There are times when cover art truly does complement—and perhaps even compliment—a book’s content: Eduardo Halfon’s The Polish Boxer really is a smoky wisp of a book, with just 188 smallish pages and several ethereal plot-like lines that float through ten stories of varying length. I read the book in the English translation of the Spanish original El boxeador polaco, which was translated by Daniel Hahn, Ollie Brock, Lisa Dillman, Thomas Bunstead, and Anne McLean… with the help of Halfon, who lives in Nebraska but frequently returns to Guatemala, where he was born. Their work, which crossed many time zones, feels seamless, creating one voice.
The Polish Boxer is almost as difficult to describe as smoke, too: these linked, first-person stories are thoroughly imaginable and tangible, but they also dissipate, blending together like smoke and fog, leaving lovely traces of meaning as Halfon explores identity and meaning. Halfon’s made-for-metafiction-narrator is an academic named Eduardo Halfon. On the first page, Halfon-as-teacher describes a classroom scene meant to instruct readers, too, mentioning an essay by Ricardo Piglia that discusses “the dual nature of the short story,” which contains a visible narrative and a secret tale. This first story, “Distant,” tells of a scholarship student who writes poetry; he meets after class with Halfon, making the individual student feel like a secret tale set against the backdrop of a more visible, public narrative about class meetings.
Halfon begins dropping hints about the Polish boxer—and his grandfather and Auschwitz—in the next story, “Twaining,” about a trip to North Carolina for a Mark Twain conference. We continue on to “Epistrophy,” in which we meet Eduardo’s dishy girlfriend and hear Serbian-gypsy pianist Milan Rakic play music not listed on the program, than advance (after a quick stop in “White Smoke” at a Scottish bar that’s not in Scotland) to “The Polish Boxer,” which begins with the number, 69752, tattooed on Eduardo’s grandfather’s arm. Eduardo’s grandfather tells him it’s his telephone number, tattooed so he won’t forget. We know that’s not true.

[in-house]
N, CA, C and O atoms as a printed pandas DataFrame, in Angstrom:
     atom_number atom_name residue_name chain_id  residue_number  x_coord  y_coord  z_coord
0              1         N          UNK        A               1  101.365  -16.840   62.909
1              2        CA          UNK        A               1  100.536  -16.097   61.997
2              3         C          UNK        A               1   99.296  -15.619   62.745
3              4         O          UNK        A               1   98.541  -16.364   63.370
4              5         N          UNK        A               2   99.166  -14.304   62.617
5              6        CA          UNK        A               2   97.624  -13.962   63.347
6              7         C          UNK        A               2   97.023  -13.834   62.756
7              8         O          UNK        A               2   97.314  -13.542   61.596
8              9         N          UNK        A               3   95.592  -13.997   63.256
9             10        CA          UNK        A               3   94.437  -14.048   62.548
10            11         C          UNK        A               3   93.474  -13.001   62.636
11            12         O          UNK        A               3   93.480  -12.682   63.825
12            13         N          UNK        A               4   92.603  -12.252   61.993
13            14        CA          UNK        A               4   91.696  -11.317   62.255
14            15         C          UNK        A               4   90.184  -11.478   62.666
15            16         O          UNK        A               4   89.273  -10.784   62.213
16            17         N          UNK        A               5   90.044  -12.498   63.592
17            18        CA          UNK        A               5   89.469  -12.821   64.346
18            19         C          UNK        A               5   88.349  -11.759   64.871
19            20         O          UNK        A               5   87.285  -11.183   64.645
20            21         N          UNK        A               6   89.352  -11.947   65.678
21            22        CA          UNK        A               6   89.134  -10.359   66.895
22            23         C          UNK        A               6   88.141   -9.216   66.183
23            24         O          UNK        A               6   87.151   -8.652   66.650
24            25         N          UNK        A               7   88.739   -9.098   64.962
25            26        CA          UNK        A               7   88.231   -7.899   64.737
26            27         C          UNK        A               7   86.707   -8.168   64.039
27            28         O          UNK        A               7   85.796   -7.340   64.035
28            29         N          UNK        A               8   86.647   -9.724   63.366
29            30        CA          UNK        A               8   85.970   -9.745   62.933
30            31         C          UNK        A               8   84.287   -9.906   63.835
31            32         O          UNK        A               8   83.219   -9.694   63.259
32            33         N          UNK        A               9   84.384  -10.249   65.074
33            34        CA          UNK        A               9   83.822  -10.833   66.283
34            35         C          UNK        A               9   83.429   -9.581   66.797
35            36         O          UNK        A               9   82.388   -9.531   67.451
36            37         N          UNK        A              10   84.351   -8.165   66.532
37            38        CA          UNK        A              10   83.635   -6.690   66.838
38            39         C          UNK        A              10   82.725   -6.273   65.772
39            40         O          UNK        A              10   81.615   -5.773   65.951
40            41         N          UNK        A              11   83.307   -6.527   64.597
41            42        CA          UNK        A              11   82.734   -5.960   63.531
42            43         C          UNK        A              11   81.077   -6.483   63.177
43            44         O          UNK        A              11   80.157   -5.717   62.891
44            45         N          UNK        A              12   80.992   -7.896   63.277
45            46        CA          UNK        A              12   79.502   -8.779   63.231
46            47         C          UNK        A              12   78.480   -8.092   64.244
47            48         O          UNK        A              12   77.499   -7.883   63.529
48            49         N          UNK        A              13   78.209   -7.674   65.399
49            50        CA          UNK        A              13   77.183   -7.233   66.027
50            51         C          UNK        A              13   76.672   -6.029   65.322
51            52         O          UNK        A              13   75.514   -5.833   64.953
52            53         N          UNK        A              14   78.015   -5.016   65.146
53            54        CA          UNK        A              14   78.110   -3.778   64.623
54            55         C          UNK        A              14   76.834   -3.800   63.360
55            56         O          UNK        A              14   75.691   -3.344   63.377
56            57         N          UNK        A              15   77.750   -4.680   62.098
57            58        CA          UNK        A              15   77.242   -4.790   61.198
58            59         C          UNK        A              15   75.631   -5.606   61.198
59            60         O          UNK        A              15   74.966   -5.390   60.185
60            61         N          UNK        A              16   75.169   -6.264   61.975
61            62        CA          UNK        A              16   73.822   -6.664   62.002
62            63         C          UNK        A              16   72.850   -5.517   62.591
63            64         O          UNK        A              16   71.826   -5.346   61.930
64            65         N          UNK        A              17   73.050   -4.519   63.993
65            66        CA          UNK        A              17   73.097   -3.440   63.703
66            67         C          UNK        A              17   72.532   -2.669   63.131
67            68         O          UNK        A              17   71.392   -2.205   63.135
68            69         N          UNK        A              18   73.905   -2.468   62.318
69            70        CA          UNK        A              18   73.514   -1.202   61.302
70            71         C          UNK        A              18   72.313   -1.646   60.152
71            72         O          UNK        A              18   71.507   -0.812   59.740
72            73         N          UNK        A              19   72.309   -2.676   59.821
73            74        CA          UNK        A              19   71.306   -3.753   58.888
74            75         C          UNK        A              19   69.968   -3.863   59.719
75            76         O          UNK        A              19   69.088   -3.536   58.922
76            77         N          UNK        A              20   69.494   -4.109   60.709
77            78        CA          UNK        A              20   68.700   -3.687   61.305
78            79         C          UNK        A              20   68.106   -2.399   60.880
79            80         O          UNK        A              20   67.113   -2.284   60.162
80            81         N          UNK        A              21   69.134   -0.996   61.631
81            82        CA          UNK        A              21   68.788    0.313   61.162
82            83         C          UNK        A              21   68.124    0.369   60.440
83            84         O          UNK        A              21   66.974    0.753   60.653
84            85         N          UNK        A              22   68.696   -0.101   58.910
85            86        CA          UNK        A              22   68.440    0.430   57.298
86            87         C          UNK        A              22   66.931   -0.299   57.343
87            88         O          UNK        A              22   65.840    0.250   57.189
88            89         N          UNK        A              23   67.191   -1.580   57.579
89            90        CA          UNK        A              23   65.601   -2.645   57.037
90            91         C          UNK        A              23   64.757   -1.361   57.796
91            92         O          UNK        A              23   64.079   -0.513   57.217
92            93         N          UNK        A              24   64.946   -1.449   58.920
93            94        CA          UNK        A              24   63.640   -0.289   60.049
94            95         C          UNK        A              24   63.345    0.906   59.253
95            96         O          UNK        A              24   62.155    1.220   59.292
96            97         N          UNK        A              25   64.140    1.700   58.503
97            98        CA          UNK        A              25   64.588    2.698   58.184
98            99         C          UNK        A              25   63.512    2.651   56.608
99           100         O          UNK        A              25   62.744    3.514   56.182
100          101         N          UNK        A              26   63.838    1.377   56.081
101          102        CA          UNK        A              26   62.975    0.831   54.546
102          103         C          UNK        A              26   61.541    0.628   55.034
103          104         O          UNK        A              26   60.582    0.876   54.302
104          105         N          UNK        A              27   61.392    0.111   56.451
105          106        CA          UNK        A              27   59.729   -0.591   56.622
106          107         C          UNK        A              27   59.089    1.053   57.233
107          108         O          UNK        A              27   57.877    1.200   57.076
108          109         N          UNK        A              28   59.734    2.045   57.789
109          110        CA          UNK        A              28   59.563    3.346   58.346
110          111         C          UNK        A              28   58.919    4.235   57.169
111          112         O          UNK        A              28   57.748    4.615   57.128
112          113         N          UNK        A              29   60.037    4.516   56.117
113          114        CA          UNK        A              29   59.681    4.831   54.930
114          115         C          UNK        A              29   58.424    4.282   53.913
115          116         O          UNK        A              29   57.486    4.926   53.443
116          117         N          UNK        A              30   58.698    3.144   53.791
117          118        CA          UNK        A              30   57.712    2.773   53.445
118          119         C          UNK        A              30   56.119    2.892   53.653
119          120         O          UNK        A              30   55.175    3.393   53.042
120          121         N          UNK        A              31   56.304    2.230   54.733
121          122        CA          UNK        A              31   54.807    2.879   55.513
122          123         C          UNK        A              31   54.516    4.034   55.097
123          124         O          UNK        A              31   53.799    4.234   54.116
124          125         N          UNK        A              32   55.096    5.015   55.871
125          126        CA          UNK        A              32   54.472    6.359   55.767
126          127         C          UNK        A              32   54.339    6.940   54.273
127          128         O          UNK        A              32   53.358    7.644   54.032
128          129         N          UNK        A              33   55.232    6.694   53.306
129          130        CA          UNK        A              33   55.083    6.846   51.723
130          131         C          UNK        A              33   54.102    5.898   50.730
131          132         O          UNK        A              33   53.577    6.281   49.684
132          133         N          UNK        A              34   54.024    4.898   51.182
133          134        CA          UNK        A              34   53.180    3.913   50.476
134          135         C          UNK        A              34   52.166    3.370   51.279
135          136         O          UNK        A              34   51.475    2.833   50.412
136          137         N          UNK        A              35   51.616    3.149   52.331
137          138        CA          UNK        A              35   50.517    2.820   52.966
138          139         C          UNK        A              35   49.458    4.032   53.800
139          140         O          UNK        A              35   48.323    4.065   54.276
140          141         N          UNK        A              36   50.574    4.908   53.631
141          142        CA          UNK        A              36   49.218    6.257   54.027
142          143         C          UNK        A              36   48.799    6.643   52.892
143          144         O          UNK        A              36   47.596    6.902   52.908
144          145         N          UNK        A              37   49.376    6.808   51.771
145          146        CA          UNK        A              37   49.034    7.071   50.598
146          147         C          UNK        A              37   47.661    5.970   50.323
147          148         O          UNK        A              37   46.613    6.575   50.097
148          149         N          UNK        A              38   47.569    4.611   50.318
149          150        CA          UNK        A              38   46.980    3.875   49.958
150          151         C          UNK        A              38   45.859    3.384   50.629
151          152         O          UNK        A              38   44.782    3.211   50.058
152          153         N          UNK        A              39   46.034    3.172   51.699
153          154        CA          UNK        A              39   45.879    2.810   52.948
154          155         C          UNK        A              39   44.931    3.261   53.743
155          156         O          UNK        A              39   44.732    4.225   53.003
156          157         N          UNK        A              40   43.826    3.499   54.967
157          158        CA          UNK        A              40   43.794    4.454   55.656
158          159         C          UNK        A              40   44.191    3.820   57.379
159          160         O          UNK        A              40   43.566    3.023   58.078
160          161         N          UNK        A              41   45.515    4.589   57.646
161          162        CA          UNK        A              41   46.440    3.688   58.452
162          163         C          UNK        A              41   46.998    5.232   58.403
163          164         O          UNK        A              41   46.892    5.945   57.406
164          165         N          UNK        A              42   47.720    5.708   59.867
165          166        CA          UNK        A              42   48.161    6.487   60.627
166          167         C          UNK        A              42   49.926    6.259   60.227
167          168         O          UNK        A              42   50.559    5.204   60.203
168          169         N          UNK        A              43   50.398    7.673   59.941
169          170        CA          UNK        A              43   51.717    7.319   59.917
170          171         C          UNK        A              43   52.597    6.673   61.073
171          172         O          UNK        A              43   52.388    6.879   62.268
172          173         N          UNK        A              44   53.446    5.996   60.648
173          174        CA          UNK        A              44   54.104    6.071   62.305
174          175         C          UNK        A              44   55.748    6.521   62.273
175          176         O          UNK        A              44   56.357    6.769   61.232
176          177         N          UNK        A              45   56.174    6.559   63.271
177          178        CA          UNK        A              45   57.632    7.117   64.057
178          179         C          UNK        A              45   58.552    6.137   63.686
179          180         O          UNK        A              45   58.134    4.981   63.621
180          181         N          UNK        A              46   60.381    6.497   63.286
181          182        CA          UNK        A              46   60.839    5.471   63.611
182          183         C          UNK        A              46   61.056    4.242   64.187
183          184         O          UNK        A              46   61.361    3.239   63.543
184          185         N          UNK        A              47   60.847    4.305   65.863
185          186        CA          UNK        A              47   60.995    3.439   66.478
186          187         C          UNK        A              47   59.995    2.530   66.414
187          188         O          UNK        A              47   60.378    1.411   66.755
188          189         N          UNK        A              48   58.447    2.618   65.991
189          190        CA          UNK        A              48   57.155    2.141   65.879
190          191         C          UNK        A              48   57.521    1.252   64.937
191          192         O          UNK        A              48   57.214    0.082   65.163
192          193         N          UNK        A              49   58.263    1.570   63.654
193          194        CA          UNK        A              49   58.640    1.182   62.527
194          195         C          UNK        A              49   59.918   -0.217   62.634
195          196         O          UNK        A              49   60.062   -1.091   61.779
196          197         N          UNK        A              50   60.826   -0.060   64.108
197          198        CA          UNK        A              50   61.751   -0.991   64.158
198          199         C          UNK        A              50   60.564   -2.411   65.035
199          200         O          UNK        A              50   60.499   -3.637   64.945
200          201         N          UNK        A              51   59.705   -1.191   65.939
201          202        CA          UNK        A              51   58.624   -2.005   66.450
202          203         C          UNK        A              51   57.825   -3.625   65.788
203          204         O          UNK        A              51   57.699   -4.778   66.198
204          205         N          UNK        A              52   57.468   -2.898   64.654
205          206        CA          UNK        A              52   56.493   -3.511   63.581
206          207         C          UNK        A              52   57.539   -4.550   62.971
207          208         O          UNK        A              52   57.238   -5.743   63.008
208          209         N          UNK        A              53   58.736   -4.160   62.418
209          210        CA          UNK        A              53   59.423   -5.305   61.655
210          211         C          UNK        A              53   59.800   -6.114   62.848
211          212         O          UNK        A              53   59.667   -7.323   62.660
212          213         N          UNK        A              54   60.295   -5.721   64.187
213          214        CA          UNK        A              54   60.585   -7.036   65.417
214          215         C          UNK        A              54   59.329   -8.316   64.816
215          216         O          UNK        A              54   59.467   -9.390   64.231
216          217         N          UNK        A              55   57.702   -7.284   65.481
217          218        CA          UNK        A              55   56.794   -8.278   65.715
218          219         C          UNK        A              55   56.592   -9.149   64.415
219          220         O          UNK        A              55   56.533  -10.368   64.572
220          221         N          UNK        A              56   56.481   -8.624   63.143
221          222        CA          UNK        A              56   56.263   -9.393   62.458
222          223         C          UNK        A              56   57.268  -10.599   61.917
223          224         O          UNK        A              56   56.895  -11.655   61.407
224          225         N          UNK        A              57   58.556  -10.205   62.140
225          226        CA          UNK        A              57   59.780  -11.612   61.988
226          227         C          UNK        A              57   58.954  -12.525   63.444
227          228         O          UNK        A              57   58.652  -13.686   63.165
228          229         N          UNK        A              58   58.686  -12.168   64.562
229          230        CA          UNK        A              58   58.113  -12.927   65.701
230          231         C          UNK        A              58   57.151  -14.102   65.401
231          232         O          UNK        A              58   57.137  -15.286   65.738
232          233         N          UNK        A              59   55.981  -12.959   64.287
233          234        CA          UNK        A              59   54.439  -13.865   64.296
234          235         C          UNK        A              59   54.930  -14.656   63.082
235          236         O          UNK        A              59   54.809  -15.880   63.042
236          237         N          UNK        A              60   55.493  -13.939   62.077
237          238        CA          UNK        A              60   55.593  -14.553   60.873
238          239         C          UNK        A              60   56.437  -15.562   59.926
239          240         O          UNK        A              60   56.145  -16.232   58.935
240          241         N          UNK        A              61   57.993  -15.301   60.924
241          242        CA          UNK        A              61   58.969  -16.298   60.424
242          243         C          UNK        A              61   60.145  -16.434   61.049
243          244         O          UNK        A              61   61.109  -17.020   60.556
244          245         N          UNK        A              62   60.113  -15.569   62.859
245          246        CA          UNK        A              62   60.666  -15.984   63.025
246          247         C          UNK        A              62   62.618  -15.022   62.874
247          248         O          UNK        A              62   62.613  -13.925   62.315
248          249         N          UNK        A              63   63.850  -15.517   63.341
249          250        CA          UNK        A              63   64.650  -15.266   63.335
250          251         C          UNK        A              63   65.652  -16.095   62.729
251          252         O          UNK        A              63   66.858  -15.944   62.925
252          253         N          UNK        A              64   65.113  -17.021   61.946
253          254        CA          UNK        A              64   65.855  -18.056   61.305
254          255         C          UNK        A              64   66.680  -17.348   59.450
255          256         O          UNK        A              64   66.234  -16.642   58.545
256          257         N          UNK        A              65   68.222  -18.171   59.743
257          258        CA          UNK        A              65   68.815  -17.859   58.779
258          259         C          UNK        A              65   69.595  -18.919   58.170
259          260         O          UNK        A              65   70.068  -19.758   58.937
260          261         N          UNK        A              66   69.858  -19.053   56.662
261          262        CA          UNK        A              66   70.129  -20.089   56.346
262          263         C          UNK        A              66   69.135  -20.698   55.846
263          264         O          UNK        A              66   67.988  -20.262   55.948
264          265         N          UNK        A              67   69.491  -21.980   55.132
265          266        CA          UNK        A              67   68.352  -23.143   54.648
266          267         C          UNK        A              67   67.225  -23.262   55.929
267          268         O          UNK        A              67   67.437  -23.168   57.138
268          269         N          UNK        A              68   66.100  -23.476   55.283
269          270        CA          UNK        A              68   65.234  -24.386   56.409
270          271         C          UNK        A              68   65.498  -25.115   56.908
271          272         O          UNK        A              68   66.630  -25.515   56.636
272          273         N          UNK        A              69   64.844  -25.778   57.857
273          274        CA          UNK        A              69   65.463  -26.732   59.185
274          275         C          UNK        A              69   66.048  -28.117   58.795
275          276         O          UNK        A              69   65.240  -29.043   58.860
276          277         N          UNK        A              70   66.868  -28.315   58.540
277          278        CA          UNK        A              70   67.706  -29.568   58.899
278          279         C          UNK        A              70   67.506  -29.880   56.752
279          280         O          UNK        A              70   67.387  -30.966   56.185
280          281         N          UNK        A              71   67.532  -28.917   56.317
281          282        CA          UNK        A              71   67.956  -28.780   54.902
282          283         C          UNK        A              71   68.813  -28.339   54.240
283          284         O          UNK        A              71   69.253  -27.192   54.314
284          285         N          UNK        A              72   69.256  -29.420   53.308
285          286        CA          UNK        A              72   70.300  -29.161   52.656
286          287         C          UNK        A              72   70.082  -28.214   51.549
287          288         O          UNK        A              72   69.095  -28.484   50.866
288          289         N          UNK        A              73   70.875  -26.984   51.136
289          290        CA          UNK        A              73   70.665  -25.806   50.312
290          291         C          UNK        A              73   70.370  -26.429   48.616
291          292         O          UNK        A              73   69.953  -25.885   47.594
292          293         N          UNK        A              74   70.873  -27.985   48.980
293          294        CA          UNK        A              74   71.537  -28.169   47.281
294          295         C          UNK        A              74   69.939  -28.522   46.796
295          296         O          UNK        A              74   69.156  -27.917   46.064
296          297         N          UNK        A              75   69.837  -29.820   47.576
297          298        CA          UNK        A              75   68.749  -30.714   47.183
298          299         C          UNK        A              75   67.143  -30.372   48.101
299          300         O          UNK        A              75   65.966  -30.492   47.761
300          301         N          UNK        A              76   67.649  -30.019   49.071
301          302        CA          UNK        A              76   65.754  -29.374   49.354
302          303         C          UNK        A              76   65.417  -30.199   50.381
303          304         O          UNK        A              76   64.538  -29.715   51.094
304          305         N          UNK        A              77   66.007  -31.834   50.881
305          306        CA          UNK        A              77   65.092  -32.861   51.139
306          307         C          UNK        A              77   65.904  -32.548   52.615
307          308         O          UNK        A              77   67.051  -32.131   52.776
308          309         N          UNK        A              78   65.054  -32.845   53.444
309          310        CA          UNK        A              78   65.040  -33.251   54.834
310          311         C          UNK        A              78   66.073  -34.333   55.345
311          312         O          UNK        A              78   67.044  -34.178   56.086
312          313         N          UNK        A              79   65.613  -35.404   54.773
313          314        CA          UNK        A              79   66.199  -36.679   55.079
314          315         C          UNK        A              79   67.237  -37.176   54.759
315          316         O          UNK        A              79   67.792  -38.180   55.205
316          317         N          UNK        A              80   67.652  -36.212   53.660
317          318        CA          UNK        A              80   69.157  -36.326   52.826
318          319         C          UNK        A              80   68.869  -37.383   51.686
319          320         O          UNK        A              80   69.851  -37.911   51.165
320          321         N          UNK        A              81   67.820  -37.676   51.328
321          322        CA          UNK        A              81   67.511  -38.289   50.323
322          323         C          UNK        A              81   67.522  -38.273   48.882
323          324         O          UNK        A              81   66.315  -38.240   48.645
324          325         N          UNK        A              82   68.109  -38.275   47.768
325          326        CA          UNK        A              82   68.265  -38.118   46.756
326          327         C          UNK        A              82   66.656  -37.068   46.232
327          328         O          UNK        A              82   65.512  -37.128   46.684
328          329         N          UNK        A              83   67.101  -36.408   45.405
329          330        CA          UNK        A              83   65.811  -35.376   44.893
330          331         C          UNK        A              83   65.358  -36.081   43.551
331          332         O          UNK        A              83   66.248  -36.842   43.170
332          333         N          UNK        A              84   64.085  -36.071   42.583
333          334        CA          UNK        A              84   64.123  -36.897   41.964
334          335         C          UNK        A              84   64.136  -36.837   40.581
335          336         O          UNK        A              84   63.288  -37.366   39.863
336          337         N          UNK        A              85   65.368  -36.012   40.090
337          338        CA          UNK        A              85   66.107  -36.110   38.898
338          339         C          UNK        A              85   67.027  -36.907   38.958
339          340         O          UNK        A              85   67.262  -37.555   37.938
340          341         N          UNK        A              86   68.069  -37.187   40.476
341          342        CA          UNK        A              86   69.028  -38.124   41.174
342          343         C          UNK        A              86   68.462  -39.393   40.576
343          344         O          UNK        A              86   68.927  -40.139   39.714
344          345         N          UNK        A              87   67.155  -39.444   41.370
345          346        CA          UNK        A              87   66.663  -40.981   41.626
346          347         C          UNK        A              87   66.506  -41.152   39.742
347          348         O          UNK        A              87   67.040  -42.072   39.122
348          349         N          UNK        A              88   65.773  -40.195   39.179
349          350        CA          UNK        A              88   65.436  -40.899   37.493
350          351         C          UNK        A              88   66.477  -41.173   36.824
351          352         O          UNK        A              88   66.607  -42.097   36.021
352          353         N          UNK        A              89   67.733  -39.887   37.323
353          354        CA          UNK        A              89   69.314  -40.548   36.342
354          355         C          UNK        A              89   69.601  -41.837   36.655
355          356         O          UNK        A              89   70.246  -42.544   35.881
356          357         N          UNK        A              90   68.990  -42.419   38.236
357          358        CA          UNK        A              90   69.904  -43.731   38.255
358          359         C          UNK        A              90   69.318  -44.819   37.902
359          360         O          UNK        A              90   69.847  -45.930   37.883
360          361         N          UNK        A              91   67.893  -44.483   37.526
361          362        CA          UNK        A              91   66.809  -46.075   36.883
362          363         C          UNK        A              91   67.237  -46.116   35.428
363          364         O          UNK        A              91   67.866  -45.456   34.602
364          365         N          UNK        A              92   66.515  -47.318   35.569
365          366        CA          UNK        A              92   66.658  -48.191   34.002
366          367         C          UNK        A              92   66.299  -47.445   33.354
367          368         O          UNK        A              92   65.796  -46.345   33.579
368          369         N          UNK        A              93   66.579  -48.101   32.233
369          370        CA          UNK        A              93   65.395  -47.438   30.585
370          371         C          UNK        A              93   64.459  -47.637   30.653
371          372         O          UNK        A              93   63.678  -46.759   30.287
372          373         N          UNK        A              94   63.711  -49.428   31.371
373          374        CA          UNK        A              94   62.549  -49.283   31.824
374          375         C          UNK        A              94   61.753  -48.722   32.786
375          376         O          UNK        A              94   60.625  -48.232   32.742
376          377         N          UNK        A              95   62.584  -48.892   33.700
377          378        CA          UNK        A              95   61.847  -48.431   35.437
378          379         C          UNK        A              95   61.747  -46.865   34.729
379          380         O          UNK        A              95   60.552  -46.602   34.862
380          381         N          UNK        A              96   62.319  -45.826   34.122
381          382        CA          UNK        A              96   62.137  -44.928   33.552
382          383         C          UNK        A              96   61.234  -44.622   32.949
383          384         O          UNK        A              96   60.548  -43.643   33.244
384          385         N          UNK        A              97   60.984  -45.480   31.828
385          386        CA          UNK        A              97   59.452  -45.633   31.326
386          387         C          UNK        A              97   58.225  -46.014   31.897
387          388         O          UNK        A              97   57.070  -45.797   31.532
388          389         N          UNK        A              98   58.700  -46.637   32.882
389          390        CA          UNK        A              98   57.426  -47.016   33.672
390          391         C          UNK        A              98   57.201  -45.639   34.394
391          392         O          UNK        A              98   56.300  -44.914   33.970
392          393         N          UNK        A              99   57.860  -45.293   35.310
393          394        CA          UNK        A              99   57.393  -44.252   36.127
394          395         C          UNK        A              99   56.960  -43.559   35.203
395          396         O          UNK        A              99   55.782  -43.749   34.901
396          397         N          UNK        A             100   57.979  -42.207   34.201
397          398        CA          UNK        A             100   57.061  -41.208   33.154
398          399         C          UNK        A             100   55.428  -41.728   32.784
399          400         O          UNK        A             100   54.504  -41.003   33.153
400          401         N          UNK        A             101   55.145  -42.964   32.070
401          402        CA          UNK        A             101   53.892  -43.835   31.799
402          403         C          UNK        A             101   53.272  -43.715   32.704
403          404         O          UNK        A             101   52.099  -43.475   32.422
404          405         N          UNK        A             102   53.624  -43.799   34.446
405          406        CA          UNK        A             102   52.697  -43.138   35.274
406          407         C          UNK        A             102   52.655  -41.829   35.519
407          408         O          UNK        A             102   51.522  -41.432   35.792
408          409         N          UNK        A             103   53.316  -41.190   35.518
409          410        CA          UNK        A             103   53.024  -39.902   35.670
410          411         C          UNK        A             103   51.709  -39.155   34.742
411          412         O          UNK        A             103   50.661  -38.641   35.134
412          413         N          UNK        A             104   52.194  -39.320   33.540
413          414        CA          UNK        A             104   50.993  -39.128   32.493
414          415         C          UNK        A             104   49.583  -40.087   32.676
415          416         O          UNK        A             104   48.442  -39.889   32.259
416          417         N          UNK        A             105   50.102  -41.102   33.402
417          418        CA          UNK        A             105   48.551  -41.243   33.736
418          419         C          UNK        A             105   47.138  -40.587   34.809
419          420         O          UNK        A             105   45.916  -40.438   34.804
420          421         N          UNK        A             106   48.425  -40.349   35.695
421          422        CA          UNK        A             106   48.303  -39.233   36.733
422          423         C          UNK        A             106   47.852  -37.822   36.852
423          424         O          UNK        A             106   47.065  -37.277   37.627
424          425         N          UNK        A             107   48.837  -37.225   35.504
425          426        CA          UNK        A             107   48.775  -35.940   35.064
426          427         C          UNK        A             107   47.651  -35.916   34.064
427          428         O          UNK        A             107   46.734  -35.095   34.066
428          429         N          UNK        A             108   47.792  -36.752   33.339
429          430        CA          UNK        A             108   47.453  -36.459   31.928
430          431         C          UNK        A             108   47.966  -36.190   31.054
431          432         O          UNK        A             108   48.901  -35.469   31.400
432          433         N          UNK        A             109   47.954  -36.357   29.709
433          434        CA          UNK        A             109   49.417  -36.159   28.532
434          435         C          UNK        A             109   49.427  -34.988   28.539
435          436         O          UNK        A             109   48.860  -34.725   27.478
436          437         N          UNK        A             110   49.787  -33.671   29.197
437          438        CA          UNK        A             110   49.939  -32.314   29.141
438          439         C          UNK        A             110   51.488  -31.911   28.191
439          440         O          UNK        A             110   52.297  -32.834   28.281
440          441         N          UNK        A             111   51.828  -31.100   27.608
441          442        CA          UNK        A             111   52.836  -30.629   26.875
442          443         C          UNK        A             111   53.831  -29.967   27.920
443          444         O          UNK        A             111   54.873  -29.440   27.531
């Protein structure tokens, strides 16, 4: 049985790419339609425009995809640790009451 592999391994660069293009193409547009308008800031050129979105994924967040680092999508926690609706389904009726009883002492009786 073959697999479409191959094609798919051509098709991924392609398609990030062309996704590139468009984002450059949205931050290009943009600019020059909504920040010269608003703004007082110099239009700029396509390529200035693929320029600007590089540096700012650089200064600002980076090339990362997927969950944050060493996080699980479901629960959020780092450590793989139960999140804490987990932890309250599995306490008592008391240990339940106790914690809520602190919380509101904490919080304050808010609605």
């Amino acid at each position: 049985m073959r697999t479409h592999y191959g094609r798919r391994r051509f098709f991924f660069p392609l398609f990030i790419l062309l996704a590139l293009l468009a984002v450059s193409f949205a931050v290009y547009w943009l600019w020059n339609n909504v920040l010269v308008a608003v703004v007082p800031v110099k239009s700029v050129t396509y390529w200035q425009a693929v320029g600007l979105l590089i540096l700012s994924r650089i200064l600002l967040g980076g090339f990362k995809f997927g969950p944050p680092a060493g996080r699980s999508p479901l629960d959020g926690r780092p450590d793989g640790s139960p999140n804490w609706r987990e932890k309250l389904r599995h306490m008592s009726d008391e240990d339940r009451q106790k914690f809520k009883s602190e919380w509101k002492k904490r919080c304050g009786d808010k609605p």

The Polish boxer, according to the grandfather, is someone who helped save him in the camps… but the story turns out to be (maybe? truly?) untrue, even if it sounds like a great story. Even better, on the last page of the book, two of Eduardo’s grandfather’s friends discuss him, offering details that don’t quite match Eduardo’s memories of his grandfather, showing, once again, the shiftiness of identity and how we describe it.
I particularly enjoyed the story line about Rakic, in which Eduardo flies to post-war Serbia—wars are important in The Polish Boxer—to find the man, who’s sent him postcards from all over as he tours. Eduardo enlists the help of gypsies in Serbia, who look at Rakic’s photo and say he can’t be a gypsy. The gypsies, Eduardo says, look as if “they existed outside of this world.” I think the same could probably be said about Eduardo, his grandfather, his girlfriend and her orgasm drawings, the elusive Milan Rakic, and all the rest of us. A number tattooed on an arm may be indelible and it may symbolize a lot, but identity—in the sense of a person’s real, personal depths—is something as elusive and subjective as a wisp of smoke.
Disclosures: I picked up a copy of The Polish Boxer from Bellevue Literary Press at BookExpo America. Thank you!
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